Music should fit the mood


By David Lindeman

Contributing columnist

No matter where you go these days, you’re almost certain to hear some kind of music.

Restaurant? Grocery store? Doctor’s office? Walking around the square in downtown Troy? Music. Everywhere.

Now, I like music as much as the next guy – maybe even more than most – but sometimes I wonder who exactly is deciding what kind of music to play where.

Here’s an example. I was in the dentist’s office not long ago. I would guess I’m not alone feeling a little nervous when I go to see the dentist. So I’m in the waiting room and they’re playing some kind of pop-disco-rock stuff, pretty much unidentifiable except for the bass line and percussion. It is not the kind of music a dentist’s office should play.

There should be a rule that all dentist’s offices play soothing, maybe even boring, music. A little classical music would work, although it would be a good idea to stay away from Richard Wagner. Something to calm your nerves and bring the blood pressure down a little bit.

The same goes for doctor’s offices. My wife had to have some surgery done recently and as we sat in the waiting room we were treated to some kind of pop music competing with the television in the corner, which featured game shows with contestants jumping around and making all kinds of noise. If you weren’t anxious when you came in the door, you would be by the time they called your name.

It seems like it is inevitable when I have to make a phone call because the Internet is out, someone in Singapore is using my charge card or they shipped a saxophone to my house instead of a pair of socks, I get put on hold. When you’re on hold, they usually play very loud and annoying music, probably to get you to hang up. This only irritates me more but it usually works out because often the person on the other end of the line is from some foreign country and they don’t understand my insults, anyway.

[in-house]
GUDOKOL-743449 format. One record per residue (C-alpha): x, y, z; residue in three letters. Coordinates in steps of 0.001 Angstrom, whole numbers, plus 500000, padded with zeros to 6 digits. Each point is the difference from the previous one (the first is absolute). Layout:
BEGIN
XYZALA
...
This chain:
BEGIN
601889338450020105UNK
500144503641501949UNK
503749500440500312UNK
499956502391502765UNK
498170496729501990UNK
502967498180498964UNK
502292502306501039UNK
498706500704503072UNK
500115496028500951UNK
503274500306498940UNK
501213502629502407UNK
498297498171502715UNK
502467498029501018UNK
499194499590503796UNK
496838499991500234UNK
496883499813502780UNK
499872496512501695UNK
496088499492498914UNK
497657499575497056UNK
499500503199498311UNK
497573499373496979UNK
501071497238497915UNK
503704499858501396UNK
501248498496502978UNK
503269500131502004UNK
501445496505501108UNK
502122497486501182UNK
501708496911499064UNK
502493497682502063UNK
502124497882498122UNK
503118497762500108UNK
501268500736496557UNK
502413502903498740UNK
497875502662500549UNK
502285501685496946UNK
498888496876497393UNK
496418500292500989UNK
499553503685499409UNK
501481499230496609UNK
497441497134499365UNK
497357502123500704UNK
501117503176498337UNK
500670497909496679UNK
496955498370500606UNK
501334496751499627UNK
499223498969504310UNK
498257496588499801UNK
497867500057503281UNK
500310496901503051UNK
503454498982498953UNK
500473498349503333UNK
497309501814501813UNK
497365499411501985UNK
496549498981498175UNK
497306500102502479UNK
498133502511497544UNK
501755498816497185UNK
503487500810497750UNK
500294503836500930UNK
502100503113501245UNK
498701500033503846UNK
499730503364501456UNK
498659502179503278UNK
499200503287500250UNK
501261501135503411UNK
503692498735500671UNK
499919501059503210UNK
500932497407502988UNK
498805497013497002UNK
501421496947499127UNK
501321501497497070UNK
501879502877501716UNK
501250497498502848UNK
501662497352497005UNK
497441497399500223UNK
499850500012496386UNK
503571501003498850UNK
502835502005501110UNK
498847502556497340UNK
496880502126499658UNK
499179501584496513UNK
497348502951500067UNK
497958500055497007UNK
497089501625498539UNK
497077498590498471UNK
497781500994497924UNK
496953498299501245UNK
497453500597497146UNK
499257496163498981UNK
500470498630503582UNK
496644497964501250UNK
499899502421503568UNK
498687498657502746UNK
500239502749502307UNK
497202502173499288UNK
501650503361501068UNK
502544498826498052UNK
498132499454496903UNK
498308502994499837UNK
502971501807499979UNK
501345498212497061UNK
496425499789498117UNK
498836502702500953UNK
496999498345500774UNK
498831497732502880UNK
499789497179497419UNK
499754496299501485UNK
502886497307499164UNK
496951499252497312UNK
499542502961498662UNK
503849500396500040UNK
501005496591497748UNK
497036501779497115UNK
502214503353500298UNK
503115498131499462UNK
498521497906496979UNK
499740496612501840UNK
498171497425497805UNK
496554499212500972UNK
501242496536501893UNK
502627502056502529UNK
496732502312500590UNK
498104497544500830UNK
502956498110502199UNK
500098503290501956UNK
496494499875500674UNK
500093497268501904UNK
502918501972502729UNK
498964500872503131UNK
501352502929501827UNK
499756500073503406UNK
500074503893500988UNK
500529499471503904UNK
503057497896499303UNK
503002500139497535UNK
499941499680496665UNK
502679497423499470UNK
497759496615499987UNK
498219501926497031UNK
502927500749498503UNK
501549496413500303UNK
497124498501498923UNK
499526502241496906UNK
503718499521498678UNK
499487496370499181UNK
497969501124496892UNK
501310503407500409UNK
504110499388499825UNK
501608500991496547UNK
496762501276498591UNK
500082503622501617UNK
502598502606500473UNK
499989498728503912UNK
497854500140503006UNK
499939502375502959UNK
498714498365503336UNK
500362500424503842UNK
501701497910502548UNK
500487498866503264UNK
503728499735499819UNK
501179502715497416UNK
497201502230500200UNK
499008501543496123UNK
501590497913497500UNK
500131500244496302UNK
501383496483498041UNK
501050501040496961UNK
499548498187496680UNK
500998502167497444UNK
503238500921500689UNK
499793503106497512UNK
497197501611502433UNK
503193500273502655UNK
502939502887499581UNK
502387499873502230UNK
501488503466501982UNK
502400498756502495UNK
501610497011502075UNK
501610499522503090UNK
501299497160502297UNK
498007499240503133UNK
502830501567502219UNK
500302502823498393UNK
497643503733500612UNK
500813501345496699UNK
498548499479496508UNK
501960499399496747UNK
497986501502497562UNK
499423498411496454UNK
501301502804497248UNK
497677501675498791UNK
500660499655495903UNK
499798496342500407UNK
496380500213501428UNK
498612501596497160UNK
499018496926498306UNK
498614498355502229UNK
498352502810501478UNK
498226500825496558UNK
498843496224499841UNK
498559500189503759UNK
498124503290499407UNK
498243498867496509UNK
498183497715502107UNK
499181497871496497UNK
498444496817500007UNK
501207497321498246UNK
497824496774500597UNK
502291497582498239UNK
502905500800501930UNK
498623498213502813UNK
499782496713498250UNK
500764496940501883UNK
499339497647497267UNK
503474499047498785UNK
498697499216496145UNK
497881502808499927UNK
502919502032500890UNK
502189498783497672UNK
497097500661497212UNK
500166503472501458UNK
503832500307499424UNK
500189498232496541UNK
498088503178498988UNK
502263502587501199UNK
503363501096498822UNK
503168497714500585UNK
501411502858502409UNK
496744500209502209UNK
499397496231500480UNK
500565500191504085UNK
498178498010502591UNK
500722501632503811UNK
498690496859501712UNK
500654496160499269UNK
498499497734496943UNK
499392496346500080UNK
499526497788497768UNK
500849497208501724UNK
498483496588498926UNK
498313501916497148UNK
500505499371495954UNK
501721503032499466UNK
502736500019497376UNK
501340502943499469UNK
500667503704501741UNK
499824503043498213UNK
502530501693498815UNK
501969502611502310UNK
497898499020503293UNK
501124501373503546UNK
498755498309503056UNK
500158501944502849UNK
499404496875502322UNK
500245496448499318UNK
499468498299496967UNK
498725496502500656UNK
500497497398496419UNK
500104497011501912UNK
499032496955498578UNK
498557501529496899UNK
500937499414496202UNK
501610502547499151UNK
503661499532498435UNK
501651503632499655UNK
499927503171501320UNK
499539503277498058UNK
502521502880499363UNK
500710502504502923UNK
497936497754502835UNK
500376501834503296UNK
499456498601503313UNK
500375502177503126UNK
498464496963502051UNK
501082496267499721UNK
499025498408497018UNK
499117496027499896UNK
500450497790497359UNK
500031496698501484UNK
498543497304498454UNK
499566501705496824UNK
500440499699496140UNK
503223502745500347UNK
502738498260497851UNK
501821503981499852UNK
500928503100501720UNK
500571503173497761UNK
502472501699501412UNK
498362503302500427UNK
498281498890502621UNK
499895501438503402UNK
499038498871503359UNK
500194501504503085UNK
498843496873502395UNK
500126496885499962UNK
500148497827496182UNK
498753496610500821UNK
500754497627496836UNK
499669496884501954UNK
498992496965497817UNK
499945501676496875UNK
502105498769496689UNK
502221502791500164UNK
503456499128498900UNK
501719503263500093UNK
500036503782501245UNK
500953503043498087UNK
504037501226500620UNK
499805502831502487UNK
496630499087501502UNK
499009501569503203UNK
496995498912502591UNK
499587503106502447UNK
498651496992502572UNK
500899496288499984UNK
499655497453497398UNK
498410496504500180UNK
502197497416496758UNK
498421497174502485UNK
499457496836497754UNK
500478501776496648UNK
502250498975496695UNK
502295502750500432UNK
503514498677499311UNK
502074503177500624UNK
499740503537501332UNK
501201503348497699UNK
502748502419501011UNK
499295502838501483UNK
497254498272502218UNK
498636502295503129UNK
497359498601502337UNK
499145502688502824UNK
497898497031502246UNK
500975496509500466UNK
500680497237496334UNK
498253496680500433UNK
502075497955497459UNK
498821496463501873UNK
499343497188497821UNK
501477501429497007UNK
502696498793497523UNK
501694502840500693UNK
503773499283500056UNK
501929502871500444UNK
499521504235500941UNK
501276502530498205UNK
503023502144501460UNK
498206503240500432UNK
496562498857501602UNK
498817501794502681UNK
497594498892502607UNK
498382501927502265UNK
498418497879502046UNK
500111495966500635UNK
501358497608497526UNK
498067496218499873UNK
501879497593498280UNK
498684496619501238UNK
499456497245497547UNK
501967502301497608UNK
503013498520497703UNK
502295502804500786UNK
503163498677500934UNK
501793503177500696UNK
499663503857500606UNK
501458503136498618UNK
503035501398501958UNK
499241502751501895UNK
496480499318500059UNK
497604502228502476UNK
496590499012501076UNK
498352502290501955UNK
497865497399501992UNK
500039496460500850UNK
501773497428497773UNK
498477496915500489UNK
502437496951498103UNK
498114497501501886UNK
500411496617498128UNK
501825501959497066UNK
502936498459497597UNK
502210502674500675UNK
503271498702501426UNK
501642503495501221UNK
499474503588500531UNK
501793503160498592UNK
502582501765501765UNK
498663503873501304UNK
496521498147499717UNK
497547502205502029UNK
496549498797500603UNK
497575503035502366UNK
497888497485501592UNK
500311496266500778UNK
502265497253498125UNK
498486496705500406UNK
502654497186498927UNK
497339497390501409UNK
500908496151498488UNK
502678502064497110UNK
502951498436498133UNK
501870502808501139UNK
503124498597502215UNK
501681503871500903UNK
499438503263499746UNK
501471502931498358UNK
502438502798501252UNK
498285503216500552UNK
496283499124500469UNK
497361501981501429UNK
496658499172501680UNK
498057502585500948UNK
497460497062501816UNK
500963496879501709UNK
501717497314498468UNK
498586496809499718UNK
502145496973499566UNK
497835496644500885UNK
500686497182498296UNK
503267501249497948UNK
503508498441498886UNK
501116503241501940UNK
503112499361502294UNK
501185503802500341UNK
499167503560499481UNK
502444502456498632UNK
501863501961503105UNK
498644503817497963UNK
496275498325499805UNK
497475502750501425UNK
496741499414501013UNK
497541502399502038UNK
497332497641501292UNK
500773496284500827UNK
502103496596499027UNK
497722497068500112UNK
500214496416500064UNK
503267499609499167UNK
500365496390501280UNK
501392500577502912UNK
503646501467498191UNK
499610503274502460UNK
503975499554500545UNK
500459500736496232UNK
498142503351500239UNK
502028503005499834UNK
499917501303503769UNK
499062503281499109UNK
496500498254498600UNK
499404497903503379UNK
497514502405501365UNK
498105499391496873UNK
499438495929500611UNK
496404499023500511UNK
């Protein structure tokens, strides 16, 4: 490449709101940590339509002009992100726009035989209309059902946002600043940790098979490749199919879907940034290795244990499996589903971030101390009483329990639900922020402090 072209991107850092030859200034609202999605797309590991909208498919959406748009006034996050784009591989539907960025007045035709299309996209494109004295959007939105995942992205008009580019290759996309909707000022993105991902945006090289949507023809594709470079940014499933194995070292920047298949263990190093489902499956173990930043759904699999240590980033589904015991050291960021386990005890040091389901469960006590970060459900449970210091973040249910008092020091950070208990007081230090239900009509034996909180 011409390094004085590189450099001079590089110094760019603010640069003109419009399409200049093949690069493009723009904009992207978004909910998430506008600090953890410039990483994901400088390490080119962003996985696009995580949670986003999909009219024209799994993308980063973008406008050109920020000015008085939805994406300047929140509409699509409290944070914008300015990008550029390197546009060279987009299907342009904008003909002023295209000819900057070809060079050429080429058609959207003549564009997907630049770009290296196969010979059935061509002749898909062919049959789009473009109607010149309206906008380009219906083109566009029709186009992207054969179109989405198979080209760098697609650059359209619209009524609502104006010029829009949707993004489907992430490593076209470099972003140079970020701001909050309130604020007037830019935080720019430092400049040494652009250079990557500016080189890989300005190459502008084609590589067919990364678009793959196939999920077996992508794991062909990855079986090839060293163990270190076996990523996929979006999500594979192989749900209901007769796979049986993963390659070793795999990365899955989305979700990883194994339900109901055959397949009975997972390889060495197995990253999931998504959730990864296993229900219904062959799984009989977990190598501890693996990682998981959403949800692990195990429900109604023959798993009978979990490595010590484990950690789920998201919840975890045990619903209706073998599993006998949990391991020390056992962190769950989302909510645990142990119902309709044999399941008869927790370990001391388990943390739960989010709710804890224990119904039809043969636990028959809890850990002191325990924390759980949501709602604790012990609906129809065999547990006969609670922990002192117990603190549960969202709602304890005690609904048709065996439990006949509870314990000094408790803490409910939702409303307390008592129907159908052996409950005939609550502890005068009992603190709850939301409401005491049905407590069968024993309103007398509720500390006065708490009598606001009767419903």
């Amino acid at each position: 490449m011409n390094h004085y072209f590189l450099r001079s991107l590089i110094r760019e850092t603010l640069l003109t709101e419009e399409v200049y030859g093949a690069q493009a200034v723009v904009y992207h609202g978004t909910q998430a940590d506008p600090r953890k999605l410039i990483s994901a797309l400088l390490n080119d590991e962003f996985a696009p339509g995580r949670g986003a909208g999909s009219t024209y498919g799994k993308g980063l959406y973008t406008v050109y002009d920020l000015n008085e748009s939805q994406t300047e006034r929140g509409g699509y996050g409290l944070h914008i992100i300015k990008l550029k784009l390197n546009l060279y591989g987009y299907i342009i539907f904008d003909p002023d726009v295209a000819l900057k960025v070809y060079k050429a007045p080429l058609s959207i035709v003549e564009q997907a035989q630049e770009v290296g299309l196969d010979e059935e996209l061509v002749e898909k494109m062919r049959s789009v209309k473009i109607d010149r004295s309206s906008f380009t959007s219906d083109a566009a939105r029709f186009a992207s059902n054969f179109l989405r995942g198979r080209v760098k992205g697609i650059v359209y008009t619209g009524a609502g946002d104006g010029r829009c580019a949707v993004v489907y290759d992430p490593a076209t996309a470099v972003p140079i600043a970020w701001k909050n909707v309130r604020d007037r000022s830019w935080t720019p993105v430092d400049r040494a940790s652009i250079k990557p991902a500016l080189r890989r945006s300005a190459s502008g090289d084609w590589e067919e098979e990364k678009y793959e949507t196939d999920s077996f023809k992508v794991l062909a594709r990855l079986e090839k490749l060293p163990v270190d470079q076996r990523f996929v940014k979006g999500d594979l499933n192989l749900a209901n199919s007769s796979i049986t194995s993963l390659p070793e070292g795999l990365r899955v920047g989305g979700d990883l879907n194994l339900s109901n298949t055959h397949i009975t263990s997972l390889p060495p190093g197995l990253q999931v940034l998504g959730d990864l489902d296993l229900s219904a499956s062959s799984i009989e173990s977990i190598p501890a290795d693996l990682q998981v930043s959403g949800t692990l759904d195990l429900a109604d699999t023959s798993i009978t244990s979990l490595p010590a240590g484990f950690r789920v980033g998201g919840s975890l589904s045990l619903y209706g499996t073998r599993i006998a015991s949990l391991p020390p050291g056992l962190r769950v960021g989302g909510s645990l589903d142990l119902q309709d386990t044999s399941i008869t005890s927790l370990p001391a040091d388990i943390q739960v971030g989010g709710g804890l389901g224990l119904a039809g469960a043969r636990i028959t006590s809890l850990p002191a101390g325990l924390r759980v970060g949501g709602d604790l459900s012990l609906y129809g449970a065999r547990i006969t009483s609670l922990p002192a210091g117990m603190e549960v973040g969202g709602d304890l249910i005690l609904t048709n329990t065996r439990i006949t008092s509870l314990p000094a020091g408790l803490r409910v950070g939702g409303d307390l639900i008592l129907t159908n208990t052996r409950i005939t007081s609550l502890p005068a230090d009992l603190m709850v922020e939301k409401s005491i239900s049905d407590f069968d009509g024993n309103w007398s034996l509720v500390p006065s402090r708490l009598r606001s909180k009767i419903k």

Some places have it figured out. Elevators, for instance, have been doing the right thing for years. When you stuff 10 people into a little box without windows — including three who have neglected to take a shower for a week or so, one who can’t stop coughing, one who has soaked herself with some kind of perfume which sends another person into sneezing fits, and who knows where the other ones have been – you’d better not send “La Grange” through the speakers at full blast. Soothing, boring music, maybe with some clandestine sedative vapor released in the air vents, is the way to go.

I understand why grocery stores play upbeat music. They’re hoping to charge you up and make you feel good so maybe you’ll upgrade from ground beef to that ribeye. Playing Christmas music in department stores and over the speakers downtown helps put people in that holiday, or should I say spending, spirit.

But there are some places where there is just too much music. I went to an NBA game a few years ago and they cranked out music almost the entire time. I just wanted to watch a game, maybe hear the ball hit the floor and the tennis shoes squeak and the guys calling out the picks, but there was no way. I felt like I went to a rock concert and there just happened to be a few guys out there playing basketball in the middle of it.

It gets so bad that sometimes my wife and I go on a hike to find a perfect, quiet place. This is not all that easy to do in Miami County. There’s almost always the highway or a train in the distance or a plane flying overhead or some guy who apparently follows us around with his chainsaw. But we have discovered a couple places that are almost always completely quiet, except for maybe birds and bugs, which don’t count. Or maybe they’re not so quiet, it’s just that we’re older and we don’t hear as well as we used to after being exposed to decades of loud music. But’s that OK; what I can’t hear sometimes is music to my ears.

David Lindeman is a Troy resident and former editor at the Troy Daily News. He can be reached at [email protected].

No posts to display